In the years before the pandemic, computers that process claims were functioning, so upgrading technology wasn’t a priority, state labor department officials say. That has changed, though.

“All that old-school technology just completely doesn’t work anymore,” said Scott Jensen, director of the Rhode Island labor department. “This current crisis is making the weaknesses of these systems very concrete.”

The consequences are now materializing. Hundreds of thousands of Americans are still waiting to receive unemployment payments at a time when many are falling behind on bills and can’t quickly find new jobs due to widespread business shutdowns.

This might be creating a kind of self-accelerating meltdown. The need to get emergency benefits to the newly jobless in this pandemic is to keep them economically engaged. That allows businesses to stay open and creditors to keep their own cash flow up so that they can continue to lend. If the jobless stop their economic activity and suspend their bill-paying, that has a cascade effect that could crash the economy even if we could reopen businesses in the short term. That may already be fueling a “second wave” of its own in terms of job destruction.

If this is what’s happening, more aid won’t fix the problem. We need to get businesses reopened ASAP and get some of these 30 million Americans back on the job. That is most likely the reason Donald Trump announced that the federal stay-at-home recommendation would not be extended past today:

President Donald Trump said Wednesday the federal government will not be extending its coronavirus social distancing guidelines once they expire Thursday, and his son-in-law and adviser, Jared Kushner, predicted that by July the country will be “really rocking again.”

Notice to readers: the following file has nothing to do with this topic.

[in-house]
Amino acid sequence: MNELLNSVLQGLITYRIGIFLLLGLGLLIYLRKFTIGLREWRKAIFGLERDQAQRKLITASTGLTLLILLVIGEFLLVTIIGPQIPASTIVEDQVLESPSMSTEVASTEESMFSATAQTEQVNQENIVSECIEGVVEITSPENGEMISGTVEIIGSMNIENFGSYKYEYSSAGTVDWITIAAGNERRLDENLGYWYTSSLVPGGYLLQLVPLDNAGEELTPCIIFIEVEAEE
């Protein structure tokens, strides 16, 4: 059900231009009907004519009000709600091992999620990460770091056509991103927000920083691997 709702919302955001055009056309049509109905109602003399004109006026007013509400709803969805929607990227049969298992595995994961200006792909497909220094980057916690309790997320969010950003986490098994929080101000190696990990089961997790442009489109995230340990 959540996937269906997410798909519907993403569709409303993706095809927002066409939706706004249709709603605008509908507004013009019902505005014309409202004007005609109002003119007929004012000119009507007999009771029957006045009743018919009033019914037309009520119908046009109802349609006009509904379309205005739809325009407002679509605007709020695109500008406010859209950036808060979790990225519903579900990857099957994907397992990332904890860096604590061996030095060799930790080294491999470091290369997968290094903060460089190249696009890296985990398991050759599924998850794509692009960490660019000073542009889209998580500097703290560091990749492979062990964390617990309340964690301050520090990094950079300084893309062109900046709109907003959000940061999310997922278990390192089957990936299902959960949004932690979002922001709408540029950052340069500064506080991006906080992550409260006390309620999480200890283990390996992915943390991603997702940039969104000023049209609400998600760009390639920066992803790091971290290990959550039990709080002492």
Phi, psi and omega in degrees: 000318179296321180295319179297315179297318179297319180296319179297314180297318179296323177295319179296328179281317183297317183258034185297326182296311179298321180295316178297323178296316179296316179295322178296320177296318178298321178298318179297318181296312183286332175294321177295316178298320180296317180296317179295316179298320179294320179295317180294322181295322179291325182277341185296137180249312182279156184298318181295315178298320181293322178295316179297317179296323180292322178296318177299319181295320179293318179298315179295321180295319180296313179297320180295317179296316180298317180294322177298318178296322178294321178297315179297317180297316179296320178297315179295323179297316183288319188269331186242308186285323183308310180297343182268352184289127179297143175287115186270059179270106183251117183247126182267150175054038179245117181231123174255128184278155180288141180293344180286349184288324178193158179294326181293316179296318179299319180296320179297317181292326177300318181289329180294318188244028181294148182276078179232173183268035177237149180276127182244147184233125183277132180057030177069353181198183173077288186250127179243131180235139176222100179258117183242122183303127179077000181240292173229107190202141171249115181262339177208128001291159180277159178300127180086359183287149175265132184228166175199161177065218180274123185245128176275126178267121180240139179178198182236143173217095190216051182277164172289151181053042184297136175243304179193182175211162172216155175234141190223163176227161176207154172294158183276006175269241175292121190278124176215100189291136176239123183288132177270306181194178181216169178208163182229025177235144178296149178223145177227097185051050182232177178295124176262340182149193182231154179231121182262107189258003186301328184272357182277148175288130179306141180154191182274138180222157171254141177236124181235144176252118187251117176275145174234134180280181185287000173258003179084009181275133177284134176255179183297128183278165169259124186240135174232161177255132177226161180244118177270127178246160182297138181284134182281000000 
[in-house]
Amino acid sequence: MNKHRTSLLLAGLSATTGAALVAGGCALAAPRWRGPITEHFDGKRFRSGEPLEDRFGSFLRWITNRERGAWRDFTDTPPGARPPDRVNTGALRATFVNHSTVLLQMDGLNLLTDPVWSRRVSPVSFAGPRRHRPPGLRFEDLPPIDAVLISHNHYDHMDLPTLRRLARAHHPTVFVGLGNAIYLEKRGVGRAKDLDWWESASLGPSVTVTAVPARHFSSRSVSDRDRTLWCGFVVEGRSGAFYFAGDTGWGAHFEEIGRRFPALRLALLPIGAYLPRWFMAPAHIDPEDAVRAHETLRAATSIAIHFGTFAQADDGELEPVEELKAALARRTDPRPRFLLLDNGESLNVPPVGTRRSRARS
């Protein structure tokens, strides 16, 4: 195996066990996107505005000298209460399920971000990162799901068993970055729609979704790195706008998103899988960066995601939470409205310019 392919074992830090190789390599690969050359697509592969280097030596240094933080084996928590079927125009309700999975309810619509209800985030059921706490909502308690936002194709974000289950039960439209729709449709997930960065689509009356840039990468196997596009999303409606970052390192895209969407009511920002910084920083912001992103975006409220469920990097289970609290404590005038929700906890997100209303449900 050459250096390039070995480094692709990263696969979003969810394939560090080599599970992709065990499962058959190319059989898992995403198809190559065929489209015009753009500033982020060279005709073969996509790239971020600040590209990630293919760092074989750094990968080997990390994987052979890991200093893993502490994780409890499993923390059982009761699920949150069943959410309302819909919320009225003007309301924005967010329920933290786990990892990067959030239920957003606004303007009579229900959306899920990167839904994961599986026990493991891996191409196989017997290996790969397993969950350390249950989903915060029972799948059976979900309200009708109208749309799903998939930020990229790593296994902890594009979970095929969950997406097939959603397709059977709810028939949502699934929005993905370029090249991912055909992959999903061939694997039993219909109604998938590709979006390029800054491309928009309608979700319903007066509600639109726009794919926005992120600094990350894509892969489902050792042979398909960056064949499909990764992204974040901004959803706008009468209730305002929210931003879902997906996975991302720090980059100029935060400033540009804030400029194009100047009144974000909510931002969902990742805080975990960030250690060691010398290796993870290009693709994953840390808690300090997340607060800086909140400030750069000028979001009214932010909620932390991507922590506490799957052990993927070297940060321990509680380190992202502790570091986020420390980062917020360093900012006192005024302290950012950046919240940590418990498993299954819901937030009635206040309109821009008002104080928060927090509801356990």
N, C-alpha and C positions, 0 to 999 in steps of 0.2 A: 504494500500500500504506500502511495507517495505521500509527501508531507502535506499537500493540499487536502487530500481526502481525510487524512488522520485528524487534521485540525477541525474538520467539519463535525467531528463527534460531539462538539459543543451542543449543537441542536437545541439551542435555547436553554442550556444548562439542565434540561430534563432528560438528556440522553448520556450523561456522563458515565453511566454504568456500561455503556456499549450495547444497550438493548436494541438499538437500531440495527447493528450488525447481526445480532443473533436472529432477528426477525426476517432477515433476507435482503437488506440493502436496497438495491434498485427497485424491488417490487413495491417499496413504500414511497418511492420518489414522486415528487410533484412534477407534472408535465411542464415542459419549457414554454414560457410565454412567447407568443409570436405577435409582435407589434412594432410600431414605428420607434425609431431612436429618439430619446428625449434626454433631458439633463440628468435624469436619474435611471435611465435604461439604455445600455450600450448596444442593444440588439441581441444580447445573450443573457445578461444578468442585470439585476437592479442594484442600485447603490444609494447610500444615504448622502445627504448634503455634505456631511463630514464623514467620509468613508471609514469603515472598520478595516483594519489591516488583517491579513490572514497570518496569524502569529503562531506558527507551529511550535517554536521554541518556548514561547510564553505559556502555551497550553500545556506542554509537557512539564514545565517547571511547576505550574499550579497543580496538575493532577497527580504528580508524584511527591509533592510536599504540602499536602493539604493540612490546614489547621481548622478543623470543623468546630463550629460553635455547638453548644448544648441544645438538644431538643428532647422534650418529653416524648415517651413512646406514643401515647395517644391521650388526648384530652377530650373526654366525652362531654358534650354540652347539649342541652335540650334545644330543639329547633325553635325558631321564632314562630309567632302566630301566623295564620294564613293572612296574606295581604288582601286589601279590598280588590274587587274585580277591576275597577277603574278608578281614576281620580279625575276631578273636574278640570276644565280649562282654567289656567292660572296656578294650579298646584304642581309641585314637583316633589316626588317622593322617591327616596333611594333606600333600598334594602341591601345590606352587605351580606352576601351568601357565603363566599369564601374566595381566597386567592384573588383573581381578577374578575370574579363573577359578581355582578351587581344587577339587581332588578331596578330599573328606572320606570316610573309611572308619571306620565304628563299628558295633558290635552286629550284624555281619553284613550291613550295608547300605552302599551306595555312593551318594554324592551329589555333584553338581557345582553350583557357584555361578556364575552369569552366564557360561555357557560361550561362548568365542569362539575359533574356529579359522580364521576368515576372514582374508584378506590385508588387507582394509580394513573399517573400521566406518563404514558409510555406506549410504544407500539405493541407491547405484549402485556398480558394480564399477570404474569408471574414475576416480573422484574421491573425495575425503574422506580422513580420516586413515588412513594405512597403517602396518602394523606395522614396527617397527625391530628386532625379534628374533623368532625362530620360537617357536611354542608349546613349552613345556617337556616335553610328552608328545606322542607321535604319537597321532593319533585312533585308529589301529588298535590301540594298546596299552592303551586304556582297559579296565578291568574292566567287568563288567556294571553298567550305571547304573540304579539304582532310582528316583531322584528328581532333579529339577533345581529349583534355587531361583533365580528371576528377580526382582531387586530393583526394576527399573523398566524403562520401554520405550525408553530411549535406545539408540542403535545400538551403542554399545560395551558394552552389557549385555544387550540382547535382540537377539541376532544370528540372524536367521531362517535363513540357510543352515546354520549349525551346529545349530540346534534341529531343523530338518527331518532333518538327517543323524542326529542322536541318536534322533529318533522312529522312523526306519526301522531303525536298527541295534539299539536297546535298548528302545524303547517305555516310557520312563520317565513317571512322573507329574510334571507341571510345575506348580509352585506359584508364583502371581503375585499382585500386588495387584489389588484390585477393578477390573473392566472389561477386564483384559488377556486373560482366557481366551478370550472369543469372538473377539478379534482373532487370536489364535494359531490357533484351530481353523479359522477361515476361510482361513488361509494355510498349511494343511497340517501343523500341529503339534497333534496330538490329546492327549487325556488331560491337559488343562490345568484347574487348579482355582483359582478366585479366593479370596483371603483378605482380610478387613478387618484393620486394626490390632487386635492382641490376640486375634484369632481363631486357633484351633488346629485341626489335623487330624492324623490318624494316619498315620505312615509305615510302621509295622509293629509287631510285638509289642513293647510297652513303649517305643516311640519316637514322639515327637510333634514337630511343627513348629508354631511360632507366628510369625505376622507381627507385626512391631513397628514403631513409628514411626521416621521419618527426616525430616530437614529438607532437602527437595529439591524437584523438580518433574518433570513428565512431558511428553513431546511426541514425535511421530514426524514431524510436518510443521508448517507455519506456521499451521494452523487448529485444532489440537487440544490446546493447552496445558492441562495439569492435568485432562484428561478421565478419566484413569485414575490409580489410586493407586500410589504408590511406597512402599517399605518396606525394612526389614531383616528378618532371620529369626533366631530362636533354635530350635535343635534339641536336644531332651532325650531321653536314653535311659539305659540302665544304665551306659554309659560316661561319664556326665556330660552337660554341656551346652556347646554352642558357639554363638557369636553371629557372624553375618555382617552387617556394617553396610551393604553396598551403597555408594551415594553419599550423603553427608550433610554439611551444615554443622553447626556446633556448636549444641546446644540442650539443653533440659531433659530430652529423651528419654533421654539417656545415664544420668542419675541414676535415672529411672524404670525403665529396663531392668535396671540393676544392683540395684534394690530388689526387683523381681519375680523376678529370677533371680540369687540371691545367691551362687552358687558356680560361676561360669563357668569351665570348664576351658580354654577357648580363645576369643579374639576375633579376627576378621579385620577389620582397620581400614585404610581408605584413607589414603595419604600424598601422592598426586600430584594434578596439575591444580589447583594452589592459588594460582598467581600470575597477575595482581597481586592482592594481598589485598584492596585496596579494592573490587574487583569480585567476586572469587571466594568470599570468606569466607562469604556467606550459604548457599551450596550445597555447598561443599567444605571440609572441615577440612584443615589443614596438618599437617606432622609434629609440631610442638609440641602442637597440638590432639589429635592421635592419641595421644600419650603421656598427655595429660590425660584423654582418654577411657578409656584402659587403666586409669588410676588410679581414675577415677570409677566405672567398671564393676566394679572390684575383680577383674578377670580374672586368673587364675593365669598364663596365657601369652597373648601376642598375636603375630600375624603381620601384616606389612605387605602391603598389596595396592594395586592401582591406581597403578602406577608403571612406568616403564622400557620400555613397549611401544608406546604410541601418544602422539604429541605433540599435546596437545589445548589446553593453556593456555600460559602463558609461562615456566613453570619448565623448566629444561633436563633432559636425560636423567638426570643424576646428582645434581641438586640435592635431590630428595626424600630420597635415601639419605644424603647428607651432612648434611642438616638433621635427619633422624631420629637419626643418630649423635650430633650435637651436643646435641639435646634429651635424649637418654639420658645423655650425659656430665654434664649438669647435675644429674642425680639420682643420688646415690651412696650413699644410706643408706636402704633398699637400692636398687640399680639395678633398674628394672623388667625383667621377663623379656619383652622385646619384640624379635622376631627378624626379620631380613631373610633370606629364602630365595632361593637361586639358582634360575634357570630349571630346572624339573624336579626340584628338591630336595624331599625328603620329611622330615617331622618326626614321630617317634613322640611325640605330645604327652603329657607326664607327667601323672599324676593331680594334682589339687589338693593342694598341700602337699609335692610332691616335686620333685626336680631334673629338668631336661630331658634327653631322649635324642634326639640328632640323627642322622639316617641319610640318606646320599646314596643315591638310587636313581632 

To underscore his confidence, Trump said he plans to resume out-of-state travel after spending more than a month mostly cooped up in the White House, starting with a trip to Arizona next week. And he said he’s hoping to hold mass campaign rallies in the coming months with thousands of supporters, even though medical experts have said there is little hope of having a vaccine by then. …

The White House has been trying to pivot to a new stage of the crisis, focused on efforts to reopen the nation’s economy state-by-state amid concerns that lifting restrictions too quickly and without sufficient testing and contact tracing will spur a resurgence.

“We’re heartened that the worst of the pain and suffering is going to be behind us,” Trump said as he led a roundtable with executives from companies like Hilton and Toyota.

We don’t really have a choice. We need to keep pouring resources into health care to ramp up for any sudden spike in acute cases, which was the purpose of the 45-day “lockdown” in the first place. At this point, we have to get back to work while the most vulnerable households — this includes my own household — take extra precautions and stay out of the public square as much as possible until a vaccine or cure can be found. It has become obvious that all of the imaginary money in the world won’t plug this hole. Americans have to step up and do it themselves.

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Jazz Shaw 9:20 AM | February 29, 2024